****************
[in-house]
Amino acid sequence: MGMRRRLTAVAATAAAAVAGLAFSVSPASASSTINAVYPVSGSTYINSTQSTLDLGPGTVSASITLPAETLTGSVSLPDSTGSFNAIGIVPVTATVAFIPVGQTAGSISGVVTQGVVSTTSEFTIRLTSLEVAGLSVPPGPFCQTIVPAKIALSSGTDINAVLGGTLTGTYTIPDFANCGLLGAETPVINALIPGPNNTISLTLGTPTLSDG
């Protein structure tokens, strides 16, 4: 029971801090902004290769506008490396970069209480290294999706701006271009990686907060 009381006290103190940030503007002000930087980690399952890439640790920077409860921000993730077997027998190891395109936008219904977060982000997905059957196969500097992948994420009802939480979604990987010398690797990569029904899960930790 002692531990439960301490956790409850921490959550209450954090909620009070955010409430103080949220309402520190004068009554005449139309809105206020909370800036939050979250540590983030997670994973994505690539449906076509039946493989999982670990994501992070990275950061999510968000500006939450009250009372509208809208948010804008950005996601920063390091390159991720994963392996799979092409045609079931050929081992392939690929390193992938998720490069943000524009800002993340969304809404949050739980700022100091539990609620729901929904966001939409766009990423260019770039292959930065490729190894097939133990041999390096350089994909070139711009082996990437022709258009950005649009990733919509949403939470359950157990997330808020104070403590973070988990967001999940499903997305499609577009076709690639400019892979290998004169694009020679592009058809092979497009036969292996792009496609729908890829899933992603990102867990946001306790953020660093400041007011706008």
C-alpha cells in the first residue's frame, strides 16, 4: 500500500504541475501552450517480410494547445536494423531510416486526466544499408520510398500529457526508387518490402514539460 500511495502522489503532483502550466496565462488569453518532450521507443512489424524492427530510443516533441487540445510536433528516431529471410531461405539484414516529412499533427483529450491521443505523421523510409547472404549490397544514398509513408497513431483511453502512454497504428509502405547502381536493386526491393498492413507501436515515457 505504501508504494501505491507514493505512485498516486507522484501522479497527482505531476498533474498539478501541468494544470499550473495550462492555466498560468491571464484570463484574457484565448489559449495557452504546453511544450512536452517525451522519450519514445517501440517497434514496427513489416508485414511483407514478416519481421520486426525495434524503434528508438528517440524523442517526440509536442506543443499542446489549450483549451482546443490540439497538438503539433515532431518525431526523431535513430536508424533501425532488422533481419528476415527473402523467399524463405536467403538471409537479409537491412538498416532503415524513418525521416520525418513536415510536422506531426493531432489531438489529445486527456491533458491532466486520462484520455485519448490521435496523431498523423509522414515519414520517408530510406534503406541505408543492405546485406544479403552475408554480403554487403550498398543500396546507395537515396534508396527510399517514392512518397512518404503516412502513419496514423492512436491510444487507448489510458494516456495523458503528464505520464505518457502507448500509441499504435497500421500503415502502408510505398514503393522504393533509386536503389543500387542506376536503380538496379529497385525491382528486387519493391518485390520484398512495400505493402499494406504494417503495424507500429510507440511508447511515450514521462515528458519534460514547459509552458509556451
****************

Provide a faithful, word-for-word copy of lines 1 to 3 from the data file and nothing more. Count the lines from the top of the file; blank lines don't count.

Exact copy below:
[in-house]
Amino acid sequence: MGMRRRLTAVAATAAAAVAGLAFSVSPASASSTINAVYPVSGSTYINSTQSTLDLGPGTVSASITLPAETLTGSVSLPDSTGSFNAIGIVPVTATVAFIPVGQTAGSISGVVTQGVVSTTSEFTIRLTSLEVAGLSVPPGPFCQTIVPAKIALSSGTDINAVLGGTLTGTYTIPDFANCGLLGAETPVINALIPGPNNTISLTLGTPTLSDG
């Protein structure tokens, strides 16, 4: 029971801090902004290769506008490396970069209480290294999706701006271009990686907060 009381006290103190940030503007002000930087980690399952890439640790920077409860921000993730077997027998190891395109936008219904977060982000997905059957196969500097992948994420009802939480979604990987010398690797990569029904899960930790 002692531990439960301490956790409850921490959550209450954090909620009070955010409430103080949220309402520190004068009554005449139309809105206020909370800036939050979250540590983030997670994973994505690539449906076509039946493989999982670990994501992070990275950061999510968000500006939450009250009372509208809208948010804008950005996601920063390091390159991720994963392996799979092409045609079931050929081992392939690929390193992938998720490069943000524009800002993340969304809404949050739980700022100091539990609620729901929904966001939409766009990423260019770039292959930065490729190894097939133990041999390096350089994909070139711009082996990437022709258009950005649009990733919509949403939470359950157990997330808020104070403590973070988990967001999940499903997305499609577009076709690639400019892979290998004169694009020679592009058809092979497009036969292996792009496609729908890829899933992603990102867990946001306790953020660093400041007011706008």